Last year, two of the best defensive lines in football resided in the NFC East. Both Philadelphia and Washington were top-10 in sacks and pressure percentage. As for Dallas and New York, they finished outside the top-10 in nearly every pass rushing category.
The Eagles and Football Team figure to have top-flight defensive fronts again this season, and both New York and Dallas will look to keep up.
Let’s take a look at each and rank the NFC East defensive lines from best to worst.
1. Philadelphia Eagles
LDE: Derek Barnett, Josh Sweat; LDT: Javon Hargrave, Milton Williams; RDT: Fletcher Cox, Hassan Ridgeway; RDE: Brandon Graham, Ryan Kerrigan
While Washington may have the better top-end talent on their defensive line, the Eagles more than make up for it with their depth at each position. The combination of Barnett, Graham, Kerrigan, and Sweat should form one of the best defensive end rotations in the league this season.
Along the interior, you have two studs in Fletcher Cox and Javon Hargrave. Cox is coming off his sixth straight Pro Bowl, despite entering each of the past two seasons with nagging injuries. It seems like this will be the first year in awhile where Cox is entering completely healthy. Over the past few years, he’s taken a handful of weeks to really get going. That shouldn’t be an issue in 2021.
Hargrave adjusted to the Eagles four-man front just fine last season, recording 4.5 sacks, the second-highest mark of his career. With another year in a similar system, he should continue to improve.
The addition of Milton Williams in the third round of this year’s NFL Draft brings nice pass rushing depth to the defensive tackle position as well. He was heralded as one of the best pass rushing DTs coming out of college this year and for good reason. He accumulated 10.5 sacks over his three-year collegiate career, and his raw athleticism paired with nuanced pass rushing tools stands out on tape.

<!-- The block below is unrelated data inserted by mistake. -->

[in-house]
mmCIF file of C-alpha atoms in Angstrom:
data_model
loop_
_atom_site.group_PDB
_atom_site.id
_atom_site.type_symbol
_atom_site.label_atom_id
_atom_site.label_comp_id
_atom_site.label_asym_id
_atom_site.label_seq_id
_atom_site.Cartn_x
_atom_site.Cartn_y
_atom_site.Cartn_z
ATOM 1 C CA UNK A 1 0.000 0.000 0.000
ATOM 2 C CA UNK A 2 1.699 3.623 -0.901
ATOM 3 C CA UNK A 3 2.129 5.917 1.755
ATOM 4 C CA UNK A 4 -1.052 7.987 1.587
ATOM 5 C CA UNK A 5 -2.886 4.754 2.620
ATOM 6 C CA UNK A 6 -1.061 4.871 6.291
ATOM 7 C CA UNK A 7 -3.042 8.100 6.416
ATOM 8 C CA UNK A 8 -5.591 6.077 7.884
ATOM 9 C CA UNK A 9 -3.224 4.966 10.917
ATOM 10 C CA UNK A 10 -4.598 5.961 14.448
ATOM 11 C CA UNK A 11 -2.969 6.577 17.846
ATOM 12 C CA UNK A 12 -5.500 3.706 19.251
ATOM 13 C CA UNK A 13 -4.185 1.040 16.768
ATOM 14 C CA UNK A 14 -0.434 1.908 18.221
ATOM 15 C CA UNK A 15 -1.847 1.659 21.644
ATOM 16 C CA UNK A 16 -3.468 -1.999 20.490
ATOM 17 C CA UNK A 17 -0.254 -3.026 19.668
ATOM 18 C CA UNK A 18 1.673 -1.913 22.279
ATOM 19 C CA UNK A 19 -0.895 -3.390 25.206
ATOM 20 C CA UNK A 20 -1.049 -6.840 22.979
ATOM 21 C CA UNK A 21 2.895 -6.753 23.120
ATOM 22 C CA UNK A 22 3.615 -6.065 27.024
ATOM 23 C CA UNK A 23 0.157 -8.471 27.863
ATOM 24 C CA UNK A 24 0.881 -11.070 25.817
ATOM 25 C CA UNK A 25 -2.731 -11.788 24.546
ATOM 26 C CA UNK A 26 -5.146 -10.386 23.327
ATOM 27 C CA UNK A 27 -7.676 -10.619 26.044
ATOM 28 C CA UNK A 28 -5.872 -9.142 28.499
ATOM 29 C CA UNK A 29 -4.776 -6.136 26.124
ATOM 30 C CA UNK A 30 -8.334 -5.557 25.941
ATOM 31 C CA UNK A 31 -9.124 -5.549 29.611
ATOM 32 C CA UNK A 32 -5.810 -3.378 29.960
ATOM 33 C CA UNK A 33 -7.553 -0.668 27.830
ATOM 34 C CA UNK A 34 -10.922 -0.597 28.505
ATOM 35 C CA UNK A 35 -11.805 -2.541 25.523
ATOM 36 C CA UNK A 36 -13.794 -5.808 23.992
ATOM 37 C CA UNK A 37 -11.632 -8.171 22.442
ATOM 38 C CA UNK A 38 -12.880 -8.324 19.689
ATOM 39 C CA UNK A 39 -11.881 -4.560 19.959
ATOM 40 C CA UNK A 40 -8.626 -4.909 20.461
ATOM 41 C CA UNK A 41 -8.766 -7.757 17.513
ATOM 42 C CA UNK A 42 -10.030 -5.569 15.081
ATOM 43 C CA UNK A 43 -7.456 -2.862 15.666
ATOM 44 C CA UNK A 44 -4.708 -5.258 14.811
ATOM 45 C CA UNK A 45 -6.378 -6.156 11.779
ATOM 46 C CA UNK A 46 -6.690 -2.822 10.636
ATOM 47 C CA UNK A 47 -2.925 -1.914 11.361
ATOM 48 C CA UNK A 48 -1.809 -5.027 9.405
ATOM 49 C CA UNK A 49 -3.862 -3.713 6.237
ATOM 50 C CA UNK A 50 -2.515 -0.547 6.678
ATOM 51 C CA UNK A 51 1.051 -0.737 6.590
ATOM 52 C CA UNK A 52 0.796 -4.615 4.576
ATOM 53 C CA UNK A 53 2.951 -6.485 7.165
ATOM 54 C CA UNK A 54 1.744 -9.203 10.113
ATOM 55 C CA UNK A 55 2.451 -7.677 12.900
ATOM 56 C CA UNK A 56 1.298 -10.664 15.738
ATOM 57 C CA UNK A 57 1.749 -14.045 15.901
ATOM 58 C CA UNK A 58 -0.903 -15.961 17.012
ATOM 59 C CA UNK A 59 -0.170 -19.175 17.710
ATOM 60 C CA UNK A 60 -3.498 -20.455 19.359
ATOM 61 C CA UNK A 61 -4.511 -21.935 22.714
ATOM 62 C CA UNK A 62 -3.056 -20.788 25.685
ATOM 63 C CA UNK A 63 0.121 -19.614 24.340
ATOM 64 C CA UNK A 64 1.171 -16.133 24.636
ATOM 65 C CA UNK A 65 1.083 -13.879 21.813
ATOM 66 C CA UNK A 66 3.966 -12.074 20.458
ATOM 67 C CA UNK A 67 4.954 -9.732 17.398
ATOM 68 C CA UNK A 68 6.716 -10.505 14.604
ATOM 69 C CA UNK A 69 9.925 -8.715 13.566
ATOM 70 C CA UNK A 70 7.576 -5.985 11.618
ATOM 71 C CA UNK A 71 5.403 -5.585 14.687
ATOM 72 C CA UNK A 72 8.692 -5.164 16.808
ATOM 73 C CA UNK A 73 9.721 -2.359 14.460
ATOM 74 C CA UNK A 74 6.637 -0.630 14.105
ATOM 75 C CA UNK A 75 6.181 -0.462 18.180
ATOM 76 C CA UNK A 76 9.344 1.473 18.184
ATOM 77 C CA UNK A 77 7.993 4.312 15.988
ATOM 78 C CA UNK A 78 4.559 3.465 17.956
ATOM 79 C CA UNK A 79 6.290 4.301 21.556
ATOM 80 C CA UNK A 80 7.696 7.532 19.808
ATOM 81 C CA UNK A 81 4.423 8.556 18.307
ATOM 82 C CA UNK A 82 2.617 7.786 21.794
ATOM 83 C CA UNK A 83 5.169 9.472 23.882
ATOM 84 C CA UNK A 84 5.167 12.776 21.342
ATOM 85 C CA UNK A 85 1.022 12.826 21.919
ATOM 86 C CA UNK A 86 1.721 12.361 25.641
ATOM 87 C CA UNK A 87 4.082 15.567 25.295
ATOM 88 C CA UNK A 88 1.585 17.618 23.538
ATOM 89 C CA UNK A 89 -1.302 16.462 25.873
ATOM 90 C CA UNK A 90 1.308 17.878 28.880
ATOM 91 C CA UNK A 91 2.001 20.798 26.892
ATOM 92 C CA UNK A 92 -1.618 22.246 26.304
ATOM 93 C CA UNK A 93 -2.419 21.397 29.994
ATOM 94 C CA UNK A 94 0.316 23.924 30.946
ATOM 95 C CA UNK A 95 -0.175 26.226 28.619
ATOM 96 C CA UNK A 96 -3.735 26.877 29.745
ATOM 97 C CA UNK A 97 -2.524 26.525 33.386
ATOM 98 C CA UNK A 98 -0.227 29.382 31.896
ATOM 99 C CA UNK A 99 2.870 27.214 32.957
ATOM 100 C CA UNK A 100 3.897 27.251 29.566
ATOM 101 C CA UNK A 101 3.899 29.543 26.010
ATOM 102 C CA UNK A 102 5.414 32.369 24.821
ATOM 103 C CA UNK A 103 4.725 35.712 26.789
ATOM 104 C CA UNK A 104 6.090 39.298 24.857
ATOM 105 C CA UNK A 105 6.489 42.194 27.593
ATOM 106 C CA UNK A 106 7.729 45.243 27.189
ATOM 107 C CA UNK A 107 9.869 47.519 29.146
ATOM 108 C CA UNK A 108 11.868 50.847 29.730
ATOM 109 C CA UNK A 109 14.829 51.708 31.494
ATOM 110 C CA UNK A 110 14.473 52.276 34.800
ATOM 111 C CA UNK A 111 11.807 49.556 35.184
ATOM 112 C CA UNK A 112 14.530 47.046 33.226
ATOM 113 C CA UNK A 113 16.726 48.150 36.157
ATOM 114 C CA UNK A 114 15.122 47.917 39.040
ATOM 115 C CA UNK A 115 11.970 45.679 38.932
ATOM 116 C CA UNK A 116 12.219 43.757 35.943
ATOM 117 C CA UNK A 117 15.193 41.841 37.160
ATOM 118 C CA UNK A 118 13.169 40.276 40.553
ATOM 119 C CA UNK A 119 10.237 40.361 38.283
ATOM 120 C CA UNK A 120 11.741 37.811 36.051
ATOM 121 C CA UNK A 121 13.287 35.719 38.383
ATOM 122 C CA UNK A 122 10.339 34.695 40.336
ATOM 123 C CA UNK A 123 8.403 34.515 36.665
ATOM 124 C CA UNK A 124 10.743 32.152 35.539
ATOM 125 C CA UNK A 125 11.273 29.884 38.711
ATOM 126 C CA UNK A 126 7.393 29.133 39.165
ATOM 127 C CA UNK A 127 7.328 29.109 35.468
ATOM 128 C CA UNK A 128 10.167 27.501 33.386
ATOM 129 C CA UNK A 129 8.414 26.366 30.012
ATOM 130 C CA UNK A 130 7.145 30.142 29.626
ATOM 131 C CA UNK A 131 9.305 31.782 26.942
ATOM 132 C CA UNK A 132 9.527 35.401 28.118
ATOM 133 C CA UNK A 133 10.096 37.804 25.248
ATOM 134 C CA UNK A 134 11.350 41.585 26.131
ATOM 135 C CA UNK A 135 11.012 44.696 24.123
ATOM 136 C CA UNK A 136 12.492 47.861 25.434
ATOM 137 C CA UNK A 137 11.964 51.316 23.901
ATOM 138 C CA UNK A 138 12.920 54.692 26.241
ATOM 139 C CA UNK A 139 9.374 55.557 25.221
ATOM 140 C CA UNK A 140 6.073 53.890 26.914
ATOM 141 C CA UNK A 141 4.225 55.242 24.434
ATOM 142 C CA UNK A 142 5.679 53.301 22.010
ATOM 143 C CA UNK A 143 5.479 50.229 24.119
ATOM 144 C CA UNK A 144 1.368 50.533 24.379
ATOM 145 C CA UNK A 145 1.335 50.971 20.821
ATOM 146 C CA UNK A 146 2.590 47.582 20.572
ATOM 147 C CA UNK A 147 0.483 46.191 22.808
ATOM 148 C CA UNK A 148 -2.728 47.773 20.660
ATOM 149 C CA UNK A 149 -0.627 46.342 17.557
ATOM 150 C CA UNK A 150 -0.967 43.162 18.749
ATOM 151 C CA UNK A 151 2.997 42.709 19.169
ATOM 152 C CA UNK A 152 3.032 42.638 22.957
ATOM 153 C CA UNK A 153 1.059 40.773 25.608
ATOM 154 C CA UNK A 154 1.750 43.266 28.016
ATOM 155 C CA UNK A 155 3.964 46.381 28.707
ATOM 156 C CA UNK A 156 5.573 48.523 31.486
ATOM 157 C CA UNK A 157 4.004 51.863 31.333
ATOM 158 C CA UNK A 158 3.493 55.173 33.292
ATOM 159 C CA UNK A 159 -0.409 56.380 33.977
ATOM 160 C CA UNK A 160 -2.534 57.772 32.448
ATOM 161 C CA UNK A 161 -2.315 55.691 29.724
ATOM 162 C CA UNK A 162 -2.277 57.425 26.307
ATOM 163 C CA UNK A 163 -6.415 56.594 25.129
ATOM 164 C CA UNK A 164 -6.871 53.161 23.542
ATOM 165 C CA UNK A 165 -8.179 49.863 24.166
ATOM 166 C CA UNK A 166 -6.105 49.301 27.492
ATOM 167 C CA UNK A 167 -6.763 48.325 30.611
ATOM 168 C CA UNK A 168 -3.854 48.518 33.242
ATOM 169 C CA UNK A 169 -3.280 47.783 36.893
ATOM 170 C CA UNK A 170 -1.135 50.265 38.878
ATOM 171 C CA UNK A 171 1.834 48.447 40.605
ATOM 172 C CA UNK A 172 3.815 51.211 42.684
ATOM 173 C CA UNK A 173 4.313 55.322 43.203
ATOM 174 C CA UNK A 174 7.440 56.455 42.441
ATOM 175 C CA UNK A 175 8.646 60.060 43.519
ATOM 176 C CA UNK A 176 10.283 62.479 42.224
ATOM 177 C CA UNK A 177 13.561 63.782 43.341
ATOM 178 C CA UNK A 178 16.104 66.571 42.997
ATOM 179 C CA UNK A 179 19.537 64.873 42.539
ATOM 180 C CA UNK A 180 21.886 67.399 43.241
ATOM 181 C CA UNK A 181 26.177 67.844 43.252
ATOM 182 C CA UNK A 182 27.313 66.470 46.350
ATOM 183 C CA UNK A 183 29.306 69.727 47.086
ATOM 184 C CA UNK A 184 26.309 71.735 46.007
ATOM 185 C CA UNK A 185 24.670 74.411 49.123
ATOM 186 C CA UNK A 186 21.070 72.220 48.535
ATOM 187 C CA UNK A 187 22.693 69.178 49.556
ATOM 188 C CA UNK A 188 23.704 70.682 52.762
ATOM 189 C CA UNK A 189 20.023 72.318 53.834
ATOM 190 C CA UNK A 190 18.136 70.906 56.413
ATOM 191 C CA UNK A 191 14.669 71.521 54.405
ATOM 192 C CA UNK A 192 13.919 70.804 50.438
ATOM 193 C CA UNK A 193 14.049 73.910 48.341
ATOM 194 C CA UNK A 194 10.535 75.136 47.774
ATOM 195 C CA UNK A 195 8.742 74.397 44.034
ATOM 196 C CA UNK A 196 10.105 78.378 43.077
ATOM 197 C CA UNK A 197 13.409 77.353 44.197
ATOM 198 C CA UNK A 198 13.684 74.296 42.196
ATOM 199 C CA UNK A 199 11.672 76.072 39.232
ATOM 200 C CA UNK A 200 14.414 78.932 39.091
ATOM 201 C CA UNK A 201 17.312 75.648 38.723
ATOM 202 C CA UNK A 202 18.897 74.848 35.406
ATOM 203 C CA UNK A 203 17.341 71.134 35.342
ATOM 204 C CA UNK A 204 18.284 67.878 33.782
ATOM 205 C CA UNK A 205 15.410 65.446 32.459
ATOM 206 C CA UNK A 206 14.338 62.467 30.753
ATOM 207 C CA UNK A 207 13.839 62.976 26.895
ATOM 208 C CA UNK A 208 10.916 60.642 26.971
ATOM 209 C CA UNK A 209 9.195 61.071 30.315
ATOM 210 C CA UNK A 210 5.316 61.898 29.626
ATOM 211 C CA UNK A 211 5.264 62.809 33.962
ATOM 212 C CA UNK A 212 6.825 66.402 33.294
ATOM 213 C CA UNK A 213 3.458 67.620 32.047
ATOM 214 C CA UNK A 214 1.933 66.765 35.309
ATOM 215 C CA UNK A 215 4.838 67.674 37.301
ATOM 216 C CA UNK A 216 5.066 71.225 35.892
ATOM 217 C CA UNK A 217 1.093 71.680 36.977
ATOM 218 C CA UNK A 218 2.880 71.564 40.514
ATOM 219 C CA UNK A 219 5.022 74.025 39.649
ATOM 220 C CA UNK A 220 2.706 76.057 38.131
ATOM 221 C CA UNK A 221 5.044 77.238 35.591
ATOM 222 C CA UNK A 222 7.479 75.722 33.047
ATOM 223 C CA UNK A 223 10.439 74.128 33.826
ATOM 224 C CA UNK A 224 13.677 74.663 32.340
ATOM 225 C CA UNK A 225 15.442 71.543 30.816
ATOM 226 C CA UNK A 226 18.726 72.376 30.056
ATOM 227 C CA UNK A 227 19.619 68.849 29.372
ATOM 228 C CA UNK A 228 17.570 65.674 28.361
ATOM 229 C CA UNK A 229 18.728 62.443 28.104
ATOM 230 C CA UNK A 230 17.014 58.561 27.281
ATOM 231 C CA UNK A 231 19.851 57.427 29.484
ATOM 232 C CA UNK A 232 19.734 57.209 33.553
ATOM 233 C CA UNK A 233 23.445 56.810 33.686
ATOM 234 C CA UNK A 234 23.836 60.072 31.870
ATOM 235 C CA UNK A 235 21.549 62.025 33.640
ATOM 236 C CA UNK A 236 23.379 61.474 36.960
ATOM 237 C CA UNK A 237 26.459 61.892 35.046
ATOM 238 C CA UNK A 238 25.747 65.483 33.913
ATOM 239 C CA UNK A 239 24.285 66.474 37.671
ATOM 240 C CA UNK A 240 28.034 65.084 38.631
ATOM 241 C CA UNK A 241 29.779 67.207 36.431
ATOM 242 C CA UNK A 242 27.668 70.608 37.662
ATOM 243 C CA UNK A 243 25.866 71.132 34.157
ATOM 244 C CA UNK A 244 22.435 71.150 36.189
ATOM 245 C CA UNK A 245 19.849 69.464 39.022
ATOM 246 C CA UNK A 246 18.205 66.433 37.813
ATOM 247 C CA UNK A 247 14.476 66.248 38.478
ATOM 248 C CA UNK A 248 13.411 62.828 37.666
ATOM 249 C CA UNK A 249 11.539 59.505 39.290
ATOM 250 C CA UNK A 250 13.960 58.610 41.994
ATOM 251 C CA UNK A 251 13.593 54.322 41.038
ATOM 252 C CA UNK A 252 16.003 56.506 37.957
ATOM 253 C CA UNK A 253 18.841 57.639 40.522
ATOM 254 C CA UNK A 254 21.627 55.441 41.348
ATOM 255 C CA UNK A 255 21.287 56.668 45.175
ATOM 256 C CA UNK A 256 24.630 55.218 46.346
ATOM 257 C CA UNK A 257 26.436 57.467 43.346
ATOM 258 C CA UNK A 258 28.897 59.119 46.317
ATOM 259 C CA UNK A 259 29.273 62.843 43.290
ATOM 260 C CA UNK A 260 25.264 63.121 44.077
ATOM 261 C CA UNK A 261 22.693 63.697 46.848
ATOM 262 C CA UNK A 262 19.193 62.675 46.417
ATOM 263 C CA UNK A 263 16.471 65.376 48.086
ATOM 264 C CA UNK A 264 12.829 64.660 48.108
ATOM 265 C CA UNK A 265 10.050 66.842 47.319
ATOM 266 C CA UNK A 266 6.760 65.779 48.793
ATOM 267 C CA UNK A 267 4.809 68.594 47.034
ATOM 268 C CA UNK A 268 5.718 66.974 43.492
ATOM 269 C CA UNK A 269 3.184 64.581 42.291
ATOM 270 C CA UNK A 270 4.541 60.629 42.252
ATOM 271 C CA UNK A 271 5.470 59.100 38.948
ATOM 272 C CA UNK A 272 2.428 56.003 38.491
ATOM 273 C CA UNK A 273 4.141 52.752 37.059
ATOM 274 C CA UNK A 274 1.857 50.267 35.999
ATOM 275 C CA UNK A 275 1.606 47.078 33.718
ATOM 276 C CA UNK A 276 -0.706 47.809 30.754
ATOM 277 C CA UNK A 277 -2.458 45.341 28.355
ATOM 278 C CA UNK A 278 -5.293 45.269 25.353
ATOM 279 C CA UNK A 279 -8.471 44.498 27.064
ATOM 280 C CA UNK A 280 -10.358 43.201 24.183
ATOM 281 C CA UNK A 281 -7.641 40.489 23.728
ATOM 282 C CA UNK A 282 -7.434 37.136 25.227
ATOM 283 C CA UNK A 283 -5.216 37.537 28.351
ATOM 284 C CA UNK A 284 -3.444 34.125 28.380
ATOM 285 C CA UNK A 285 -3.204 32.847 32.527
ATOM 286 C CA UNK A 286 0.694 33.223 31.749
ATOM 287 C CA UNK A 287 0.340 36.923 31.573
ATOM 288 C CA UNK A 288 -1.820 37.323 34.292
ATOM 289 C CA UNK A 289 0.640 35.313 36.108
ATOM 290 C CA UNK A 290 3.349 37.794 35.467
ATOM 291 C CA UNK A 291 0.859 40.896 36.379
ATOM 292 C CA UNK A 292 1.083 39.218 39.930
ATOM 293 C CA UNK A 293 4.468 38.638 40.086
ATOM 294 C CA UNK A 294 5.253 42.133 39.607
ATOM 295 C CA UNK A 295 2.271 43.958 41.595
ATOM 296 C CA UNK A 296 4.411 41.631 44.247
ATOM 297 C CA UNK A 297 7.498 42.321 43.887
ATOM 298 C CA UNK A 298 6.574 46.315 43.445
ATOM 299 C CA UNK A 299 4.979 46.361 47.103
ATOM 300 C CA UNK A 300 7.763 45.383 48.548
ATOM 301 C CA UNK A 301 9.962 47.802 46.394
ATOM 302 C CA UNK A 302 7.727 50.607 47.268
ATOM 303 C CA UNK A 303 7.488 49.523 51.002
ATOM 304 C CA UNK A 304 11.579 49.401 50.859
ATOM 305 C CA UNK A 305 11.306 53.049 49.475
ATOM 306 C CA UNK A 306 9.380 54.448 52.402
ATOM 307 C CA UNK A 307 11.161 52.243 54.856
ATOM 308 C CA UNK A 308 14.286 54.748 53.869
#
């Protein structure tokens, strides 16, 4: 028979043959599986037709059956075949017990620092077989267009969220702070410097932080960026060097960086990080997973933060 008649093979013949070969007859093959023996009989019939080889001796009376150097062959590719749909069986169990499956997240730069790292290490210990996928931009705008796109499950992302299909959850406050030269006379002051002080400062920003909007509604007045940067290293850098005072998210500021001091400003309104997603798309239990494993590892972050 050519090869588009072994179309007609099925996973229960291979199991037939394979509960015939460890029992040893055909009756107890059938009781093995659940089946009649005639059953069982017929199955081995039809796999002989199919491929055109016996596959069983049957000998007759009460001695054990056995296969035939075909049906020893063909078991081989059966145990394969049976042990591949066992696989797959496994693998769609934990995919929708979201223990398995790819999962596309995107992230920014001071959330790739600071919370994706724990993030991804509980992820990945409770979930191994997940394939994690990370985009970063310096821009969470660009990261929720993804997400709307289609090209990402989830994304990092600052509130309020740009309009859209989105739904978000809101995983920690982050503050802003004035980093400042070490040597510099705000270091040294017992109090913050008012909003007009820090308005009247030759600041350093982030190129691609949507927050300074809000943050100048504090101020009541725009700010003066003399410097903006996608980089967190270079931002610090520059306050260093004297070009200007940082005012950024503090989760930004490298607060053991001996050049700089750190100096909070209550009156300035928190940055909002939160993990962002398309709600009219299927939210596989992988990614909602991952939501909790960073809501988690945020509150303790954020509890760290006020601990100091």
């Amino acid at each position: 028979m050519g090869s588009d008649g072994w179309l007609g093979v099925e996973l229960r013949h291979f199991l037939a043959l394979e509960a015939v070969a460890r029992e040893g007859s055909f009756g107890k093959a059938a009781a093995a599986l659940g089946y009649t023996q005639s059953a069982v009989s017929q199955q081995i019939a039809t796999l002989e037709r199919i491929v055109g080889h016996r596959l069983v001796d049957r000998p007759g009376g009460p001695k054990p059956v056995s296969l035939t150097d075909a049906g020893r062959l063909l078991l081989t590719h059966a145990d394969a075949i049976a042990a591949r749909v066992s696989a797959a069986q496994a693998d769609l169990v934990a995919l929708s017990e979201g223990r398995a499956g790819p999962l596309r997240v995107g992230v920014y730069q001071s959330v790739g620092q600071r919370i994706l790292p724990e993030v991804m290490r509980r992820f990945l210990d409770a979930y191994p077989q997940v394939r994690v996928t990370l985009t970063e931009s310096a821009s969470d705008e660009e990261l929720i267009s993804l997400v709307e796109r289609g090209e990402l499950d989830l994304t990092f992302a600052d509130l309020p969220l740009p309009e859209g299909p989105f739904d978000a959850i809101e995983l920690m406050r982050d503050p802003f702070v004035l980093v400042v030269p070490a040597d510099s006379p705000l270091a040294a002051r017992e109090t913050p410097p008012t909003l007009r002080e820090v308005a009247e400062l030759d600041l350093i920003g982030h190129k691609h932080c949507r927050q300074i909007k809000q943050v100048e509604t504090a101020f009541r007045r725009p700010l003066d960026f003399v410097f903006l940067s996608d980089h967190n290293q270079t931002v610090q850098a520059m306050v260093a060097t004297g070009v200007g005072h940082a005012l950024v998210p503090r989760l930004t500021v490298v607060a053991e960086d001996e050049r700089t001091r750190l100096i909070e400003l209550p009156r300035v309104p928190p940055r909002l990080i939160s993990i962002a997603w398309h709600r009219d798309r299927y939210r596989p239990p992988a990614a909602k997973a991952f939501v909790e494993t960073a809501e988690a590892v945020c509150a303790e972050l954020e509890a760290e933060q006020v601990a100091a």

The Eagles line may not be what it was three years ago, but the mix of veteran and young talent should make this group the focal point of the Eagles defense in 2021.
2. Washington Football Team
LDE: Chase Young, Casey Toohill; LDT: Jonathan Allen, Matt Ioannidis; RDT: Daron Payne, Tim Settle; RDE: Montez Sweat, James Smith-Williams
Most people will point to Washington as the best defensive front in the NFC East, and it’s completely understandable to see why. Chase Young is the reigning Defensive Rookie of the Year, Montez Sweat is coming off a career year and is only 24 years old, and their defensive tackle rotation should be lethal if everyone stays healthy.
The only reason I place them slightly behind Philly is their lacking depth at the defensive end position. Casey Toohill was the Eagles seventh round pick last season, and James Smith-Williams was Washington’s seventh round pick last year. Sweat and Young are two of the best young pass rushers in the game, but if one of them goes down with an injury, Washington’s defensive end depth won’t be able to pick up the slack at all.